(Roughly) Daily

“Two polar groups: at one pole we have the literary intellectuals, at the other scientists… Between the two a gulf of mutual incomprehension.”*…

 

A contempt for science is neither new, lowbrow, nor confined to the political right. In his famous 1959 lecture “The Two Cultures and the Scientific Revolution,” C.P. Snow commented on the disdain for science among educated Britons and called for a greater integration of science into intellectual life. In response to this overture, the literary critic F.R. Leavis wrote a rebuttal in 1962 that was so vituperative The Spectator had to ask Snow to promise not to sue for libel if they published the work.

The highbrow war on science continues to this day, with flak not just from fossil-fuel-funded politicians and religious fundamentalists but also from our most adored intellectuals and in our most august institutions of higher learning. Magazines that are ostensibly dedicated to ideas confine themselves to those arising in politics and the arts, with scant attention to new ideas emerging from science, with the exception of politicized issues like climate change (and regular attacks on a sin called “scientism”). Just as pernicious is the treatment of science in the liberal-arts curricula of many universities. Students can graduate with only a trifling exposure to science, and what they do learn is often designed to poison them against it.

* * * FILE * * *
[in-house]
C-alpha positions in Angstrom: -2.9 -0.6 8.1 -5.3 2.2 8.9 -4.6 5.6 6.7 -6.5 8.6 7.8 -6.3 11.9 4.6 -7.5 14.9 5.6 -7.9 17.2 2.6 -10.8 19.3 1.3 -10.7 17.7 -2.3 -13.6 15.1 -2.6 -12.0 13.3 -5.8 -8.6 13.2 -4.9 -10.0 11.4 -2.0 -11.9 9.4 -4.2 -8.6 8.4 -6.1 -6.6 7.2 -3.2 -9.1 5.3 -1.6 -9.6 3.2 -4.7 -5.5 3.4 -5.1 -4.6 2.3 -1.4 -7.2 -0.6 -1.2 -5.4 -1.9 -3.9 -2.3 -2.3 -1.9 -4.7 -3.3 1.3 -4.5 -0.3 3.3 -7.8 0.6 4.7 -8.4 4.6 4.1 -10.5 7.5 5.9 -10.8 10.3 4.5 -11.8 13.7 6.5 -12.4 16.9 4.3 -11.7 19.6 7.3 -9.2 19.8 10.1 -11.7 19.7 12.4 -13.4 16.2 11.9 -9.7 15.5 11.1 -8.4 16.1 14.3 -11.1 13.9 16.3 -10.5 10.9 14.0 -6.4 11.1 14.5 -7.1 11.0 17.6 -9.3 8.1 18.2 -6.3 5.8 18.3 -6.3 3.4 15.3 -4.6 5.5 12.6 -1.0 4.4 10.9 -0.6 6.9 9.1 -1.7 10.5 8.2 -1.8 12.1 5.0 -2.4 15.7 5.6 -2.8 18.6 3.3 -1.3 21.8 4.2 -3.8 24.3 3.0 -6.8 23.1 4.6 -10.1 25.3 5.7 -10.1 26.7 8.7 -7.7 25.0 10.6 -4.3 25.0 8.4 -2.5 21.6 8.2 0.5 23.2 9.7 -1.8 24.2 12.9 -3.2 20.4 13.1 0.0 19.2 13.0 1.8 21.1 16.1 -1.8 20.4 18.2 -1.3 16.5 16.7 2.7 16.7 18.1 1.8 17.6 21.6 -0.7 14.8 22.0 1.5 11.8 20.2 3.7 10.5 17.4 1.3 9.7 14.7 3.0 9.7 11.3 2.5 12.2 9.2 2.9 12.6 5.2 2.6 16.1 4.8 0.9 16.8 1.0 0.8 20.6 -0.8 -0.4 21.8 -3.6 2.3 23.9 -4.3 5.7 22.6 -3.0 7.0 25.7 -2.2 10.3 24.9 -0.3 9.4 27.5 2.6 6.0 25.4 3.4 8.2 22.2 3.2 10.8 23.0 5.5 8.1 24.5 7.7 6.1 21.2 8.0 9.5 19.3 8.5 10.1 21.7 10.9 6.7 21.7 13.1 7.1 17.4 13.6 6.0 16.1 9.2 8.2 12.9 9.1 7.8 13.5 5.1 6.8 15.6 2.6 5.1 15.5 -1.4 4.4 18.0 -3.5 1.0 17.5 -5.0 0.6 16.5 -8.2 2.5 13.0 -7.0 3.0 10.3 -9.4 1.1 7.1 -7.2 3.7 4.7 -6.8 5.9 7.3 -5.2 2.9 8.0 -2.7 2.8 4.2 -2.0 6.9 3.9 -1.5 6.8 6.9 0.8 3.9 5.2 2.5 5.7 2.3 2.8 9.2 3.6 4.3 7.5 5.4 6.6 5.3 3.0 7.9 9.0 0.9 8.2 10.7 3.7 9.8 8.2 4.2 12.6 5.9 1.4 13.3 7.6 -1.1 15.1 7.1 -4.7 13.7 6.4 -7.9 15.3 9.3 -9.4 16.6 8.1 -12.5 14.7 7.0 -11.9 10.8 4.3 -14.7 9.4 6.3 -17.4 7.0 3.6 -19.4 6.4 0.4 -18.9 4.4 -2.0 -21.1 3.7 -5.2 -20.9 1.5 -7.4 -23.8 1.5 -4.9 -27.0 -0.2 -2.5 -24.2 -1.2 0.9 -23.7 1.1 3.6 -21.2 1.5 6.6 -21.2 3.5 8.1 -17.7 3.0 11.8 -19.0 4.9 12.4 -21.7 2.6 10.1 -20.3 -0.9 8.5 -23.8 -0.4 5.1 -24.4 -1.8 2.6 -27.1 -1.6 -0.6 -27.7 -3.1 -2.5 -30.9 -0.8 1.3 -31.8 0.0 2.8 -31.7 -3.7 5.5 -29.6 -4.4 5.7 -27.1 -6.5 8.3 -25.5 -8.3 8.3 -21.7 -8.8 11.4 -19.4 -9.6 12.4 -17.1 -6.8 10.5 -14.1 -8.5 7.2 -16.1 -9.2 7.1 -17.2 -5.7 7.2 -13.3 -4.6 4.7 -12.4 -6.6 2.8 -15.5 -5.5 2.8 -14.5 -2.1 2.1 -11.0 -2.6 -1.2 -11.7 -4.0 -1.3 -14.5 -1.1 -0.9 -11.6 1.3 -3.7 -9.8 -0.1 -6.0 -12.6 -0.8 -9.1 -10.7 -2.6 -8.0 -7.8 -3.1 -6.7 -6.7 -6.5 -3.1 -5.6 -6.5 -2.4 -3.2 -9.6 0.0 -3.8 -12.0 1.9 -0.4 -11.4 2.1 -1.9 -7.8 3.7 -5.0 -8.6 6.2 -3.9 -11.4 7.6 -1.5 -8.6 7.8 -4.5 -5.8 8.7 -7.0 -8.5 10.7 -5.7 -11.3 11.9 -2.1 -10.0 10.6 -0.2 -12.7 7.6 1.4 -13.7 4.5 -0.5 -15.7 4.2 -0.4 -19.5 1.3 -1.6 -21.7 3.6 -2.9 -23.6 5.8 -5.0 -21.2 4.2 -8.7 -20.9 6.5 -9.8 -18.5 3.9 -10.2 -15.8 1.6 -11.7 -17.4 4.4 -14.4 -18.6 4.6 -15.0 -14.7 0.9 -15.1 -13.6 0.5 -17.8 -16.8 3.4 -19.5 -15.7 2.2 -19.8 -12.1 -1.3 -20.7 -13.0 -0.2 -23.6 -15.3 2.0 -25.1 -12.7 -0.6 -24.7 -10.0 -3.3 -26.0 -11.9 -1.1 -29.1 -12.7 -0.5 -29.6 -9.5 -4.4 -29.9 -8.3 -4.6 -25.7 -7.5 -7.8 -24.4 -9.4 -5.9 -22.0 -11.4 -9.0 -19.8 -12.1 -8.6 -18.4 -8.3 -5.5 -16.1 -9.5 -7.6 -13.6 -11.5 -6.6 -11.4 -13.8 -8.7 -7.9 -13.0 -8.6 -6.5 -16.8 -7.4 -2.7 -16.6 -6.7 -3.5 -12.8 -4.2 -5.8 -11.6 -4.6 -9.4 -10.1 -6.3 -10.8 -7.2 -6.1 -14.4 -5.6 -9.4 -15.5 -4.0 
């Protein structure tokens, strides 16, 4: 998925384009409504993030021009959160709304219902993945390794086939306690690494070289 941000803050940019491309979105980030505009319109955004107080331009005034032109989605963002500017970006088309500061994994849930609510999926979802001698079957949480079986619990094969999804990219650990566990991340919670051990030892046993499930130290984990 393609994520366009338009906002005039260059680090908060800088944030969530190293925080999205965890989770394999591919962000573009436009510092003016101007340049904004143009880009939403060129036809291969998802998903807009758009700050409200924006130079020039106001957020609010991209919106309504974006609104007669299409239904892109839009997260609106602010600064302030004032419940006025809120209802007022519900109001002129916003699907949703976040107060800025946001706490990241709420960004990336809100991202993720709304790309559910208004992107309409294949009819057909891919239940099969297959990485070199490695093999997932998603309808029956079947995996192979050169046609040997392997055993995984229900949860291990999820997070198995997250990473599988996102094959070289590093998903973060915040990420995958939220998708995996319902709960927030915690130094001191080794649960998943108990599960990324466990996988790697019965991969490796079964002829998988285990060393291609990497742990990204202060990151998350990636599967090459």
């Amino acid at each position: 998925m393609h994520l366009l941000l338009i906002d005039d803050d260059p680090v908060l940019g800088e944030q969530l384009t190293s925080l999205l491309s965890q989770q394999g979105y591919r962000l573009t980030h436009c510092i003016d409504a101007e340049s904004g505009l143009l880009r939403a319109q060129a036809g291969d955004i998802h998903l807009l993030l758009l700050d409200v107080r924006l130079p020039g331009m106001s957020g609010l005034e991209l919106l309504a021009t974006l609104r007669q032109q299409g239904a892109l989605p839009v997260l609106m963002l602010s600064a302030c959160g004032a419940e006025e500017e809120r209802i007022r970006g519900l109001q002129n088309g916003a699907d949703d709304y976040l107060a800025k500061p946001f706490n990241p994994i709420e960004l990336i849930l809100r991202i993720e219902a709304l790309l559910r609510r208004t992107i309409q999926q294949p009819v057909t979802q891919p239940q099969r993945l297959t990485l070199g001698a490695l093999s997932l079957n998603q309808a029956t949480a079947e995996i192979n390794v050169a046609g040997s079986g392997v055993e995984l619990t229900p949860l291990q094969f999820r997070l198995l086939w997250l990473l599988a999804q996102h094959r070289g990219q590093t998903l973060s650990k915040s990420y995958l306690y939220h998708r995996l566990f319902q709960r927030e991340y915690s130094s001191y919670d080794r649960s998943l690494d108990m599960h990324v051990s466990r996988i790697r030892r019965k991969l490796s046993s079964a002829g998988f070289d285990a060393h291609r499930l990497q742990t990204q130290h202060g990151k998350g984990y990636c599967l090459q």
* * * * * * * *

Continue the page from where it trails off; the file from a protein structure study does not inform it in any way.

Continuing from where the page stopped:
The most frequently assigned book on science in universities (aside from a popular biology textbook) is Thomas Kuhn’s The Structure of Scientific Revolutions. That 1962 classic is commonly interpreted as showing that science does not converge on the truth but merely busies itself with solving puzzles before lurching to some new paradigm that renders its previous theories obsolete; indeed, unintelligible. Though Kuhn himself disavowed that nihilist interpretation, it has become the conventional wisdom among many intellectuals. A critic from a major magazine once explained to me that the art world no longer considers whether works of art are “beautiful” for the same reason that scientists no longer consider whether theories are “true.” He seemed genuinely surprised when I corrected him…

The usually extremely optimistic Steven Pinker (see here, e.g.) waxes concerned– if not, indeed, pessimistic– about the place of science to today’s society: “The Intellectual War on Science.”

* C.P. Snow, The Two Cultures and the Scientific Revolution (1959)